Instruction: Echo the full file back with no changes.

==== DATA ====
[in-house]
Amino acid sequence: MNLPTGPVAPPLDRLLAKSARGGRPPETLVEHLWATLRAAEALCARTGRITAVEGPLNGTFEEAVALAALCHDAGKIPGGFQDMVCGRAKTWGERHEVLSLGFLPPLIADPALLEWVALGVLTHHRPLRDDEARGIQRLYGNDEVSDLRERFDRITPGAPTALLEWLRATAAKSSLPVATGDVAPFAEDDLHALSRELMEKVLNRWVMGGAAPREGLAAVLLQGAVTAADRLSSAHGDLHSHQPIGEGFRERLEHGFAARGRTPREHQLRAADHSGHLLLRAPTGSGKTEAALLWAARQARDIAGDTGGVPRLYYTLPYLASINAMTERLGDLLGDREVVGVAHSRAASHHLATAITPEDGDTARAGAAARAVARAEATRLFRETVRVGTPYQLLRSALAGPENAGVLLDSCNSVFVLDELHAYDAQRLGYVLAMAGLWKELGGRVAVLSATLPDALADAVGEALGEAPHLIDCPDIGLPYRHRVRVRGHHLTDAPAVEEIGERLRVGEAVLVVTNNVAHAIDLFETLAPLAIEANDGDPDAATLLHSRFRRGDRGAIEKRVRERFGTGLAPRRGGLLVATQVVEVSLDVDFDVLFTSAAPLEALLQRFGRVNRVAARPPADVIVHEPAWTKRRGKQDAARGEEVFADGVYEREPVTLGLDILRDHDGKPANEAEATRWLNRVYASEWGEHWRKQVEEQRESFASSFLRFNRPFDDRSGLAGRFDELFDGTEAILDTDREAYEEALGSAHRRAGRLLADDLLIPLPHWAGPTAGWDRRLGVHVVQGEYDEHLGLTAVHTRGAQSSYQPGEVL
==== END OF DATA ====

[in-house]
Amino acid sequence: MNLPTGPVAPPLDRLLAKSARGGRPPETLVEHLWATLRAAEALCARTGRITAVEGPLNGTFEEAVALAALCHDAGKIPGGFQDMVCGRAKTWGERHEVLSLGFLPPLIADPALLEWVALGVLTHHRPLRDDEARGIQRLYGNDEVSDLRERFDRITPGAPTALLEWLRATAAKSSLPVATGDVAPFAEDDLHALSRELMEKVLNRWVMGGAAPREGLAAVLLQGAVTAADRLSSAHGDLHSHQPIGEGFRERLEHGFAARGRTPREHQLRAADHSGHLLLRAPTGSGKTEAALLWAARQARDIAGDTGGVPRLYYTLPYLASINAMTERLGDLLGDREVVGVAHSRAASHHLATAITPEDGDTARAGAAARAVARAEATRLFRETVRVGTPYQLLRSALAGPENAGVLLDSCNSVFVLDELHAYDAQRLGYVLAMAGLWKELGGRVAVLSATLPDALADAVGEALGEAPHLIDCPDIGLPYRHRVRVRGHHLTDAPAVEEIGERLRVGEAVLVVTNNVAHAIDLFETLAPLAIEANDGDPDAATLLHSRFRRGDRGAIEKRVRERFGTGLAPRRGGLLVATQVVEVSLDVDFDVLFTSAAPLEALLQRFGRVNRVAARPPADVIVHEPAWTKRRGKQDAARGEEVFADGVYEREPVTLGLDILRDHDGKPANEAEATRWLNRVYASEWGEHWRKQVEEQRESFASSFLRFNRPFDDRSGLAGRFDELFDGTEAILDTDREAYEEALGSAHRRAGRLLADDLLIPLPHWAGPTAGWDRRLGVHVVQGEYDEHLGLTAVHTRGAQSSYQPGEVL